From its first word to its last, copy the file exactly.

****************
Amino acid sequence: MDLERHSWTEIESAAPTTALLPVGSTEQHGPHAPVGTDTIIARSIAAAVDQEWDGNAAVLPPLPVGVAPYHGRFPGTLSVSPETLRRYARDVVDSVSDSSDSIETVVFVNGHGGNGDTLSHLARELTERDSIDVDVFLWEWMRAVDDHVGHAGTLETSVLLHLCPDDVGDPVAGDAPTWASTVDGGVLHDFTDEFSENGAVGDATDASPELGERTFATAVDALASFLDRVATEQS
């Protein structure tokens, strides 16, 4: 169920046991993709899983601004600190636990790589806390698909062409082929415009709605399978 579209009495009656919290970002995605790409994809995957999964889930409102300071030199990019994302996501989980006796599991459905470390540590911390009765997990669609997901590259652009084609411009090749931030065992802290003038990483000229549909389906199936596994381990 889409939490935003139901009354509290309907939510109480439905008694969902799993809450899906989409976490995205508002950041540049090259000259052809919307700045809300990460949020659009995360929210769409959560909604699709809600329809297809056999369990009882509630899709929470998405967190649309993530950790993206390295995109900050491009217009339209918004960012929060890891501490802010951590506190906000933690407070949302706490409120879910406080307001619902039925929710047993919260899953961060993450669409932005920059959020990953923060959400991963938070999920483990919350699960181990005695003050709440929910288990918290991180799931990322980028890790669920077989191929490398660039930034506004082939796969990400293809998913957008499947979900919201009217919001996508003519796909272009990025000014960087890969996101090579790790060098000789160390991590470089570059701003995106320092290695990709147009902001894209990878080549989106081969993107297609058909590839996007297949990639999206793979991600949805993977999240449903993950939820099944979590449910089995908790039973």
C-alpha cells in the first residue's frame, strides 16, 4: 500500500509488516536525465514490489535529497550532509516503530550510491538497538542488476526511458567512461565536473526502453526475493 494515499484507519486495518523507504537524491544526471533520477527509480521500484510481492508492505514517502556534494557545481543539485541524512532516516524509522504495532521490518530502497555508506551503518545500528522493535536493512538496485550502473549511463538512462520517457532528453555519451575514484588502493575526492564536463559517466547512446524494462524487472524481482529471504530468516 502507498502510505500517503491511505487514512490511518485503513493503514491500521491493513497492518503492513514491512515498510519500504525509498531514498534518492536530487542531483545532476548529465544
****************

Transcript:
Amino acid sequence: MDLERHSWTEIESAAPTTALLPVGSTEQHGPHAPVGTDTIIARSIAAAVDQEWDGNAAVLPPLPVGVAPYHGRFPGTLSVSPETLRRYARDVVDSVSDSSDSIETVVFVNGHGGNGDTLSHLARELTERDSIDVDVFLWEWMRAVDDHVGHAGTLETSVLLHLCPDDVGDPVAGDAPTWASTVDGGVLHDFTDEFSENGAVGDATDASPELGERTFATAVDALASFLDRVATEQS
């Protein structure tokens, strides 16, 4: 169920046991993709899983601004600190636990790589806390698909062409082929415009709605399978 579209009495009656919290970002995605790409994809995957999964889930409102300071030199990019994302996501989980006796599991459905470390540590911390009765997990669609997901590259652009084609411009090749931030065992802290003038990483000229549909389906199936596994381990 889409939490935003139901009354509290309907939510109480439905008694969902799993809450899906989409976490995205508002950041540049090259000259052809919307700045809300990460949020659009995360929210769409959560909604699709809600329809297809056999369990009882509630899709929470998405967190649309993530950790993206390295995109900050491009217009339209918004960012929060890891501490802010951590506190906000933690407070949302706490409120879910406080307001619902039925929710047993919260899953961060993450669409932005920059959020990953923060959400991963938070999920483990919350699960181990005695003050709440929910288990918290991180799931990322980028890790669920077989191929490398660039930034506004082939796969990400293809998913957008499947979900919201009217919001996508003519796909272009990025000014960087890969996101090579790790060098000789160390991590470089570059701003995106320092290695990709147009902001894209990878080549989106081969993107297609058909590839996007297949990639999206793979991600949805993977999240449903993950939820099944979590449910089995908790039973």
C-alpha cells in the first residue's frame, strides 16, 4: 500500500509488516536525465514490489535529497550532509516503530550510491538497538542488476526511458567512461565536473526502453526475493 494515499484507519486495518523507504537524491544526471533520477527509480521500484510481492508492505514517502556534494557545481543539485541524512532516516524509522504495532521490518530502497555508506551503518545500528522493535536493512538496485550502473549511463538512462520517457532528453555519451575514484588502493575526492564536463559517466547512446524494462524487472524481482529471504530468516 502507498502510505500517503491511505487514512490511518485503513493503514491500521491493513497492518503492513514491512515498510519500504525509498531514498534518492536530487542531483545532476548529465544